The housing market is shifting. The white-hot seller’s market that made it nearly impossible for buyers to find a house without cash in hand is cooling. You may have heard it on the news, seen it online, or simply noticed that the house around the corner has been on the market longer and still hasn’t sold. So, what does this mean for buyers and sellers? First things first. With all this talk about what kind of market we’re in, it’s a good idea to clarify what a seller’s market is as opposed to a buyer’s market.
In a seller’s market, the seller has the advantage. Typically demand for homes is high and supply is low. The economic principles of supply and demand come into play here. When the demand is high and supply is low, there’s greater competition among buyers. The seller can list their home at a higher price. Homes sell quickly (sometimes before the realtor can even get photos uploaded to the MLS or Realtor.com). There are more bidding wars, and often home loan borrowers are locked out because sellers prefer cash buyers.
In a buyer’s market supply is up and demand is down or decreasing. With more homes on the market, buyers have more options. Homes tend to linger on the market longer during a buyer’s market. Seller’s must make the choice of competing with other sellers and negotiating the asking price or letting their home sit on the market. We’ve been in a seller’s market for quite a while, but with interest rates rising and inflation at an all-time high, the marketing is cooling.
Where does that leave buyers in this market?
Although the market hasn’t completely shifted (homes are still selling relatively quickly). In the last four months, more homes have been listed for sale than a year ago at this time. Homes are on the market a little longer than in 2021 and sellers are reducing their listing prices even in some of the hottest markets.
As the market shifts, it would seem there is some relief in store for buyers who can qualify for loans. While they can’t do anything about the interest rates, buyers can do some things to make the most of the changes in the market.
You have more time when making offers. Take advantage of it. It wasn’t long ago that you needed to be prepared to put an offer in immediately. Unless the house is competitively priced, you can spend a little more time looking before making an offer. Still, you need to make sure you have your pre-approval in hand before you start shopping.
Look at prices of comparable homes before putting an offer in. If the home you’re considering is listed at $550K and comparable homes are $475K, you can make a lower offer. You may, however, be dealing with an owner who doesn’t need to sell but simple wants to cash-in on the hot seller’s market. In which case, they may not negotiate. Your realtor (we recommend using one) may be able to get some insight on the listing price from the seller’s agent.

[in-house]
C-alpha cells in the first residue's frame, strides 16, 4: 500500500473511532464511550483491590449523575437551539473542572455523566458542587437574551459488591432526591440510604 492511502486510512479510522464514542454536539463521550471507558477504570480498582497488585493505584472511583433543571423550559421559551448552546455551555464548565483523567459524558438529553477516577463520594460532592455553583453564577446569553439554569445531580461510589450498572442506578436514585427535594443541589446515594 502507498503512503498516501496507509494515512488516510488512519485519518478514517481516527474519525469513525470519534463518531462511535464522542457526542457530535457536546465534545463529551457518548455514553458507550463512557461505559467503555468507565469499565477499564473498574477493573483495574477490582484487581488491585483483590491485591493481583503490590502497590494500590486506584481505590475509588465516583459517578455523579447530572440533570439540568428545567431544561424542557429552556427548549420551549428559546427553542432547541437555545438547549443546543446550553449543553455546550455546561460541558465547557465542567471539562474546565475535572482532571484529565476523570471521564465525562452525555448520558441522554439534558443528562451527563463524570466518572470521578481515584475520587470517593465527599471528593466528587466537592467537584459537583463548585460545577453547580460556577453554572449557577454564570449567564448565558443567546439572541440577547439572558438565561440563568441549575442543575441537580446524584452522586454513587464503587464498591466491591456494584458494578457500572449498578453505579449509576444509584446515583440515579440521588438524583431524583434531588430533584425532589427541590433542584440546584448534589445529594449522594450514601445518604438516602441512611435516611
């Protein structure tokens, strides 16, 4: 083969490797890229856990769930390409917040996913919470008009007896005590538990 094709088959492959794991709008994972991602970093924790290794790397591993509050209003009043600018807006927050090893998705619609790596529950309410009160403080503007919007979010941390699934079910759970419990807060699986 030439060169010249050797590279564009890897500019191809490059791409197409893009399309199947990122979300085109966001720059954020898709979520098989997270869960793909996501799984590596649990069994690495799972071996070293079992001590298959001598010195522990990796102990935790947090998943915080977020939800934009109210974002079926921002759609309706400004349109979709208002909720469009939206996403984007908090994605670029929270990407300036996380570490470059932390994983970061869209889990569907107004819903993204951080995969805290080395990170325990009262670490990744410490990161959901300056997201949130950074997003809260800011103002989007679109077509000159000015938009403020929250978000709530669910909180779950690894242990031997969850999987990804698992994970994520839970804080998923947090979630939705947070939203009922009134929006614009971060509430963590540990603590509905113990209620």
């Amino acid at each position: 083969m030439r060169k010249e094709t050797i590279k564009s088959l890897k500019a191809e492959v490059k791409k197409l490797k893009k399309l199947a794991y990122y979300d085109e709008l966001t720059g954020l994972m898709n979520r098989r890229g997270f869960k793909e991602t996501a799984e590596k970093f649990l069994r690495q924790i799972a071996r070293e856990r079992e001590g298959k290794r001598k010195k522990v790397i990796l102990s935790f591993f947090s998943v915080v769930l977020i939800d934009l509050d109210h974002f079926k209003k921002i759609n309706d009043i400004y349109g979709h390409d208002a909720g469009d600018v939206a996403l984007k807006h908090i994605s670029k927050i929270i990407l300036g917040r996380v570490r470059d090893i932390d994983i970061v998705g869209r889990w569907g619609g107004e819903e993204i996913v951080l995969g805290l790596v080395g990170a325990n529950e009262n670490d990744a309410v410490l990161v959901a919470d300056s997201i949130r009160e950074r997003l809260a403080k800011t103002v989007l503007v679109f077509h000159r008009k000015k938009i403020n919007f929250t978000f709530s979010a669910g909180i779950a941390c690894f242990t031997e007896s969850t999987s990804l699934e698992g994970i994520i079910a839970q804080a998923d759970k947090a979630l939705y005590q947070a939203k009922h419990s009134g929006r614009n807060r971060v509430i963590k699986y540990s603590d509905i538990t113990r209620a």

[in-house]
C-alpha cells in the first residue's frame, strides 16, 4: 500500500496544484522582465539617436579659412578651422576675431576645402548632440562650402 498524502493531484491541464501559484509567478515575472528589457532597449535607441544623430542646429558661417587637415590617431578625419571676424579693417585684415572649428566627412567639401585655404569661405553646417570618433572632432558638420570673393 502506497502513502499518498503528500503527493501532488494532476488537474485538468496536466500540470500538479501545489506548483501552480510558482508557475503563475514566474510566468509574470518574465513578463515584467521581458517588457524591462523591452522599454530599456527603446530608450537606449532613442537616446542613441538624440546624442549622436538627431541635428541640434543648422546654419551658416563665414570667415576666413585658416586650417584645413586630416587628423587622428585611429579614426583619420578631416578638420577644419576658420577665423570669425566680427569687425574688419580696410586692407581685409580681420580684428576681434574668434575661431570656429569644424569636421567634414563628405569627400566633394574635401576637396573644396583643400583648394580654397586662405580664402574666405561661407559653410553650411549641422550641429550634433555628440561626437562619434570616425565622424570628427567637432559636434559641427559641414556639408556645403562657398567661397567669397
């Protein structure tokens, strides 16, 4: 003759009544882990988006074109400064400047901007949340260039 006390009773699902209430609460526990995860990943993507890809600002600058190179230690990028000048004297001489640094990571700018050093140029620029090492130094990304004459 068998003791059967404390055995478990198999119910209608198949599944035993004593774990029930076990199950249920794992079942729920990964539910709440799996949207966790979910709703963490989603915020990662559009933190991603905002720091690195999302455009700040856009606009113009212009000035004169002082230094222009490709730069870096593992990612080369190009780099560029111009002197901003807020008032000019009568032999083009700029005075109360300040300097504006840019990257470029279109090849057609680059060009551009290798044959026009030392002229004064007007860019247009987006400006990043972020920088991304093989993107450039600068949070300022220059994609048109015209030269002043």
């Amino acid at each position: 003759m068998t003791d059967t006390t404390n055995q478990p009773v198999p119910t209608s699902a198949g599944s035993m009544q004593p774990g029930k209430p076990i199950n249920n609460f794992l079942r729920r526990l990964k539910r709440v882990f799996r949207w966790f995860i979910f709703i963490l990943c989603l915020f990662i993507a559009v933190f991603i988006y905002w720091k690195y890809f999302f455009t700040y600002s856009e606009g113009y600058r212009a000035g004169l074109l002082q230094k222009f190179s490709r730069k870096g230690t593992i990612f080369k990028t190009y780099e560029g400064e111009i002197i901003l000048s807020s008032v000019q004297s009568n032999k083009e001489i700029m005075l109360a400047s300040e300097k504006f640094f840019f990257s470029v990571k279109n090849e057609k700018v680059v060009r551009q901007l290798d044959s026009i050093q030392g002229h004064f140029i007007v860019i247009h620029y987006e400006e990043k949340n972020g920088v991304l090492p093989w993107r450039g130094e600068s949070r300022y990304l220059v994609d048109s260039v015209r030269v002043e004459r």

Shop around. Don’t just look at the prices, and let some scare you off. Some may be overpriced, and you may be able to negotiate now. So, look at the homes. See as many as possible, even if you think you’ve found the one you want. There’s nothing like seeing the competition to help when comparing prices and deciding on an offer.
What about sellers?
Competitive pricing is important. You need to be realistic. While home prices are significantly higher than they were a year ago, you have more competition now. If you really want to sell, price your home competitively or else don’t be surprised when lower offers come in.
You may have to do more work on your home before listing. More competition means buyers can compare you home to others. In 2021, cash buyers were snatching up “as is” listings. You may have to do more in this shifting market to get your asking price. Clean, make repairs, and stage your home to make it stand out.
Know when it’s time to drop the price. Despite hopes of benefiting on what might be the tail end of the seller’s market, some sellers are having to lower their prices and expectations as some buyers have backed out due to high interest rates while others are taking their time and refusing to pay the inflated asking price. If interest has waned in your home, it’s sitting on the market longer than the average and you’re not receiving offers, or your home has appraised lower than your asking price, then it’s time to consider lowering your asking price.
Whether you’re selling or buying, it’s important to pay attention to the shift in the housing market. It’s still a seller’s market, but the pendulum has started to move closer to the center. The unprecedented increase in home prices over the last year won’t repeat itself in the year to come. With the increase in interest rates, buyers are getting less bang for their buck which means many will wait to purchase a home until prices drop. With less demand, homeowners, who need to sell, will have to lower their price expectations. With inflation and talk of a full-fledged recession, it’s hard to predict what’s to come, but some decrease in home prices should be expected.